Interstate and primary highway easements were granted to the State of Alaska by the Federal Government through Public Land Orders (PLO). Other easements were acquired through Notices of Utilization filed by Department of Transportation and Public Facilities (DOT&PF), and some were purchased from adjoining land owners for a specific purpose. For more Right of Way information visit the Right of Way website.
What is Outdoor Advertising?
Outdoor advertising is advertising visible from the road. This includes political advertising. Even when the sign is located outside the right-of-way, on private property, if it advertises for a business or some activity located somewhere else, it is illegal. Illegal outdoor advertising may include, but is not limited to, business signs, real estate signs advertising property for sale at another location, political signs, vehicles with advertising painted or posted on the side when parked and left, etc. For more Right of Way information visit the Right of Way website.
What is an Encroachment?
An unpermitted encroachment is an unauthorized use of a right-of-way or easement by improvements, objects, items, or obstructions. This can include, but is not limited to, driveways that have not been permitted by DOT&PF, signs, cars, fences, and buildings. Other unauthorized encroachments in the right-of-way include personal items and vehicles parked “for sale.” It also includes stand-alone businesses such as hot dog stands, firewood sales, sandbag sales, souvenir sales, and espresso wagons. Most encroachments will be cited and given a time limit to be removed or corrected. Some encroachments, such as signs, ropes, cables, or blockages of any kind in or across the right-of-way may create a safety hazard and need to be removed immediately by DOT&PF at owner expense. For example, ropes and cables placed across driveways have maimed or killed travelers. For more Right of Way information visit the Right of Way website.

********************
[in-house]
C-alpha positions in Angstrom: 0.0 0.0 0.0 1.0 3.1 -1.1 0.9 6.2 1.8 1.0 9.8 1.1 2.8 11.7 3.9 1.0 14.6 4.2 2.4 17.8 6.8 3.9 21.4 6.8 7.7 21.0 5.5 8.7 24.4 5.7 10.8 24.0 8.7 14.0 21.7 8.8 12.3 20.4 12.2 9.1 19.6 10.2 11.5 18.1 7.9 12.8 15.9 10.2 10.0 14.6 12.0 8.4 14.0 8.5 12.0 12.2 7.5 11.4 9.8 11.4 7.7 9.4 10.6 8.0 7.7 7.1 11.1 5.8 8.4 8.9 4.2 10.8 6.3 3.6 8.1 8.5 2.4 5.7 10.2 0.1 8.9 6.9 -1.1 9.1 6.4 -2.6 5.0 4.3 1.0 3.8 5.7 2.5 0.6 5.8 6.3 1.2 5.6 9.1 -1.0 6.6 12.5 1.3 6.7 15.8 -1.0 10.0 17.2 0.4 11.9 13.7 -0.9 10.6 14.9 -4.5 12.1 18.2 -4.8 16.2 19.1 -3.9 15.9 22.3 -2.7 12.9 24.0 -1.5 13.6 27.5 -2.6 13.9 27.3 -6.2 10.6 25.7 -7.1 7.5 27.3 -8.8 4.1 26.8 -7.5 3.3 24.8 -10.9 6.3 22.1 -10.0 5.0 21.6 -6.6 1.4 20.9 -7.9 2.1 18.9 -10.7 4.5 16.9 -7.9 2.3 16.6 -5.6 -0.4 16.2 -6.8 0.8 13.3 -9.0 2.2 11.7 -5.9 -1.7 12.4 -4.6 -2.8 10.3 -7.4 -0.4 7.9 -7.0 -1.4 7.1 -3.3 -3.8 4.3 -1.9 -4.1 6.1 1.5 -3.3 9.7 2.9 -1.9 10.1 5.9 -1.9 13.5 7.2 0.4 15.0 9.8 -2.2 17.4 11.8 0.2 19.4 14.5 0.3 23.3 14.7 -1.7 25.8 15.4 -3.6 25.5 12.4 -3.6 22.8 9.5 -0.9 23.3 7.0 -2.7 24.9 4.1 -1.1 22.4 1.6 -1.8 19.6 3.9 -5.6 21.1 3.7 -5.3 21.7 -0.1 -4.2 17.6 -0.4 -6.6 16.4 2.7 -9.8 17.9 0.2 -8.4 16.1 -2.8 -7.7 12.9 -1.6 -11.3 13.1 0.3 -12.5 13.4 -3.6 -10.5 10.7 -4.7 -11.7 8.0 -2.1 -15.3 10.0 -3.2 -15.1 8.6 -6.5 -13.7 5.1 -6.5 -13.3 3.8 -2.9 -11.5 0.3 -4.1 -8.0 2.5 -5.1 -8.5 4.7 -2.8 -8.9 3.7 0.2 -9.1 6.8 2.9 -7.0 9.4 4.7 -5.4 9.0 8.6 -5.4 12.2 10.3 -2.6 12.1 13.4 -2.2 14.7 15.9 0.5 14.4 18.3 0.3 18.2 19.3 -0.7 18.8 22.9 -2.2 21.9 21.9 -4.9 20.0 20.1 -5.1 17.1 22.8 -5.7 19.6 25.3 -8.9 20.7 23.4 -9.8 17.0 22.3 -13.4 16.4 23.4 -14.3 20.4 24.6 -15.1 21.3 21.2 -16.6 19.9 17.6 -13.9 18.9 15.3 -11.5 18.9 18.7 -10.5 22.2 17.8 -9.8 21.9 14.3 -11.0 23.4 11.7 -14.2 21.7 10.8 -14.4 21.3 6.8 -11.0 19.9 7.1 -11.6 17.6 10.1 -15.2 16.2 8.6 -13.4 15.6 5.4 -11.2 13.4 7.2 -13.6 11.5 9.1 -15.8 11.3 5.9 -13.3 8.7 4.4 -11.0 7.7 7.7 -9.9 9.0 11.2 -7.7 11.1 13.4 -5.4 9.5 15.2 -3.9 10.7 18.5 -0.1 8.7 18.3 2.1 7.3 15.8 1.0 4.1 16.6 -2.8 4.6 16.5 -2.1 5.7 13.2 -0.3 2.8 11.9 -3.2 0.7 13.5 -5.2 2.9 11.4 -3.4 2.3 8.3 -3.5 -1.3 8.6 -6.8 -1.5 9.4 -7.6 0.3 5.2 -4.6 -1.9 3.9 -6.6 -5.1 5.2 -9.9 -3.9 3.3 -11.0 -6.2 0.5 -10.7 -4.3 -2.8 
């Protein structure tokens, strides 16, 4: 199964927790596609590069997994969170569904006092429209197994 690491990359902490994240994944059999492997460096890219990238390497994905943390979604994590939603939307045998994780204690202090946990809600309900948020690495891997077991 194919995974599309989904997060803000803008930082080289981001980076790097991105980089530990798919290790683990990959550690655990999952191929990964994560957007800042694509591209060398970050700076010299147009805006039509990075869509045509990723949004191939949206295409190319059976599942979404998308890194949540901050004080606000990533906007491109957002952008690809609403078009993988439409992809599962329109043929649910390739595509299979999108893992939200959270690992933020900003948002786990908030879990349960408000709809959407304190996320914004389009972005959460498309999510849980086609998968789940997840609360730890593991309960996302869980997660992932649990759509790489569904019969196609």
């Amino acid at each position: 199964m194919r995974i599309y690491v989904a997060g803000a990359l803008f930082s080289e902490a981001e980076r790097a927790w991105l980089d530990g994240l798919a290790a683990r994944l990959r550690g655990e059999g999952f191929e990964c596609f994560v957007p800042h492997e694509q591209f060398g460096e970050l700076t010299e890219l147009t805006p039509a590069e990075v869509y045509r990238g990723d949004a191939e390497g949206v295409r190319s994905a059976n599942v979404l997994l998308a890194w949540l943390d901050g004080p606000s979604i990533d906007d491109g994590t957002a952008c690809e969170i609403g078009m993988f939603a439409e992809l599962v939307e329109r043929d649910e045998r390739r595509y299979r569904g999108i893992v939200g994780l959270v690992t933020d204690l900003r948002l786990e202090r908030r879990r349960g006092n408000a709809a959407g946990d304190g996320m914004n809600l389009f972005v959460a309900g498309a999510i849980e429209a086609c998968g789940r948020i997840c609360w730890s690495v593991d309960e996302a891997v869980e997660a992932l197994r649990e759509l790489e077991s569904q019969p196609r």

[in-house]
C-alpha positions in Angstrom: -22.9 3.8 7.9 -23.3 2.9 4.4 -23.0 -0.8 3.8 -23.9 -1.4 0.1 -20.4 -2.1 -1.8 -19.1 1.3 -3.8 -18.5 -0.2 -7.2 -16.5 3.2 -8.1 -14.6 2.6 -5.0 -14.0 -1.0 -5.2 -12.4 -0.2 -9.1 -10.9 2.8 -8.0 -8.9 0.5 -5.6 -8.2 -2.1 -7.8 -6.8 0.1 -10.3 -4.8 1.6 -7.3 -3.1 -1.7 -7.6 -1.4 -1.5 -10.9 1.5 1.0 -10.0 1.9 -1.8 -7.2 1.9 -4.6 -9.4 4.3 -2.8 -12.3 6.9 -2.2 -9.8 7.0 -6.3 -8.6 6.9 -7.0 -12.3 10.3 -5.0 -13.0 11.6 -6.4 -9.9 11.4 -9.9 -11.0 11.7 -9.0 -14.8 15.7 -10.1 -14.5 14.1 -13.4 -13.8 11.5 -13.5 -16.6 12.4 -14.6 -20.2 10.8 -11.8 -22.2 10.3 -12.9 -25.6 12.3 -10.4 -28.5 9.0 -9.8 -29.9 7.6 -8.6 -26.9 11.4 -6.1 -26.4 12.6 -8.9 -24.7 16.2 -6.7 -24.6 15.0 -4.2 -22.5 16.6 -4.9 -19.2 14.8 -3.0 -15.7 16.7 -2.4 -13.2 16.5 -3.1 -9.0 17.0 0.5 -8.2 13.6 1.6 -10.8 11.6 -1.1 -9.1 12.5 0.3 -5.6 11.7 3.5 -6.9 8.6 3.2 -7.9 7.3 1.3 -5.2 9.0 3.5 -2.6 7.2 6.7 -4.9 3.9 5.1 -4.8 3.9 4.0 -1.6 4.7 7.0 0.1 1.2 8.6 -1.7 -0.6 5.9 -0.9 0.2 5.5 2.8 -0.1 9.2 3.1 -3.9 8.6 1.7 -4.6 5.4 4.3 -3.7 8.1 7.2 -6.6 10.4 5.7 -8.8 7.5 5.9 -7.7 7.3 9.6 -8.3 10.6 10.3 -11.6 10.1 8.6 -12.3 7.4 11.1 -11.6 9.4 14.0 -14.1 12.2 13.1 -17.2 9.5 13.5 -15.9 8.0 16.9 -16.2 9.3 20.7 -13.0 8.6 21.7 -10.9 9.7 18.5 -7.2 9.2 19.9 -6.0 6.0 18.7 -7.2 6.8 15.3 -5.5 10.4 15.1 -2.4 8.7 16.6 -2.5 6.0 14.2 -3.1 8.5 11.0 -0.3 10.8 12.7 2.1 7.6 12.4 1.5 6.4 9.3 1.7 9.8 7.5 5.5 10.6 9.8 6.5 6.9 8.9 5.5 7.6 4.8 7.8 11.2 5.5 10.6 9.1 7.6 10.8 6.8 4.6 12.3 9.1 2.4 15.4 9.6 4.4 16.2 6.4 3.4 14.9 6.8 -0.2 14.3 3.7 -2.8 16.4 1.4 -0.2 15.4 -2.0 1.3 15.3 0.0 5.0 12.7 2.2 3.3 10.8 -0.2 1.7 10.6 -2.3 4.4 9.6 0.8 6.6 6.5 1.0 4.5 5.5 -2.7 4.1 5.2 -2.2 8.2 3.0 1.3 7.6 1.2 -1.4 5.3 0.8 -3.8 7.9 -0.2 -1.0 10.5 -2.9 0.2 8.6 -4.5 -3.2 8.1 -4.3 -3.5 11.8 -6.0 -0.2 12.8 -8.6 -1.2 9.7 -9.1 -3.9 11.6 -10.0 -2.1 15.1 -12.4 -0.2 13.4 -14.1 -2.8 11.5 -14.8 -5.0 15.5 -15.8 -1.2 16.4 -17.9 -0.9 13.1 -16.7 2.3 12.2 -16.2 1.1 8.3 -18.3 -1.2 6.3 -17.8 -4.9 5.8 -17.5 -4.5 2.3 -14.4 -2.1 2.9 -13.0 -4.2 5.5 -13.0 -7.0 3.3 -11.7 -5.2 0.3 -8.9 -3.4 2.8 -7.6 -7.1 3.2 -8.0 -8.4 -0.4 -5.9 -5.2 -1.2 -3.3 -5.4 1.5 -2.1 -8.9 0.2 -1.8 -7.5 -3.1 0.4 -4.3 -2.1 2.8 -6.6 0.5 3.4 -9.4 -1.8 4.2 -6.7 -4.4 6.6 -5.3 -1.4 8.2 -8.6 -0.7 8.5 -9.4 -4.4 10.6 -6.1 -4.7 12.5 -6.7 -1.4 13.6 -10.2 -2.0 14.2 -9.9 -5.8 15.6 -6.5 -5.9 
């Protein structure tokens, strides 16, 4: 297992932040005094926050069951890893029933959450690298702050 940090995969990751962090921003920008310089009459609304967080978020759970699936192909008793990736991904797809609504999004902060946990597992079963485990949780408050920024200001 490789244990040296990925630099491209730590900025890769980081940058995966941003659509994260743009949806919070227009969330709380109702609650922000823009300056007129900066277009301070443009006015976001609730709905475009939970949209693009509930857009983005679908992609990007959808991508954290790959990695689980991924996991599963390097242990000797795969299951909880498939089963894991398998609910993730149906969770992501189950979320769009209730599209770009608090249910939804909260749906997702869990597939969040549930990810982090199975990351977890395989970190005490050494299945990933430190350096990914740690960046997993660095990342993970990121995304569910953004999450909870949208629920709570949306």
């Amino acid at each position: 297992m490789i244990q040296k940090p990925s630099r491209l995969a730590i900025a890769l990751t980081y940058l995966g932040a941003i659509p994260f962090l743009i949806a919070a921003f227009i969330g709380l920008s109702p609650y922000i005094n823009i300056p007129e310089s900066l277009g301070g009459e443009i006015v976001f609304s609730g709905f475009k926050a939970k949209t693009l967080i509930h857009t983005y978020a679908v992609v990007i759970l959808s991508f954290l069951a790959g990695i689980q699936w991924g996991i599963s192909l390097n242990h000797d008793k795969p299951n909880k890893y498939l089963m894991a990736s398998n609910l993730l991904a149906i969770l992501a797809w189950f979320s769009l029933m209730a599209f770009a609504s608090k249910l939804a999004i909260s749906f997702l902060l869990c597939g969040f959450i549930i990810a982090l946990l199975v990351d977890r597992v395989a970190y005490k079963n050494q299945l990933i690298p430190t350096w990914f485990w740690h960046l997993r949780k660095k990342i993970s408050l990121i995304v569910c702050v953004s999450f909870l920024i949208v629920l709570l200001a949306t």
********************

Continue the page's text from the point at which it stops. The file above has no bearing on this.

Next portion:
What uses are allowed in the Right-of-Way?
Uses of the right-of-way include, but are not limited to, construction and maintenance of the traveled roadway, foot paths, bike paths, frontage roads, pullouts, parking areas, placement of utilities, and other public uses as DOT&PF deems necessary for the welfare of the public. For more Right of Way information visit the Right of Way website.
When are the score sheets and proposals available for review for Construction-Related Professional Services Request For Proposals (RFP)?
Once the Contracting Agency has completed negotiations and has issued the Intent to Award (ITA) for an RFP, the solicitation files become public. Contractors may schedule a time with the regional Contracts section to come in and review the solicitation records or they may request copies via phone or e-mail. The first 10 pages of a copy request are free, after that, each page is $.25. Past projects are also available for review.
What is the difference between a construction-related Request for Proposal (RFP) and an Invitation to Bid?
A Request for Proposal requires that a Contractor prepare a written technical response. Price may or may not be a criterion. Formal RFPs, or those for services over $100,000, are scored by a committee based on criteria published within the RFP and are awarded to the highest scoring offeror. An Invitation to Bid requests price only and the contract is awarded to the lowest, responsible bidder.
After issuing the Intent to Negotiate, how long will it be before the Intent to Award (ITA) is issued?
The negotiation time can vary from 2 weeks up to a year. It is all dependent on the project schedule, complexity of services, the Contracting Agency’s project manager and the Contractor’s schedule, and occasionally funding. For more information regarding Construction-Related Professional Services visit dot.alaska.gov/procurement/contacts.shtml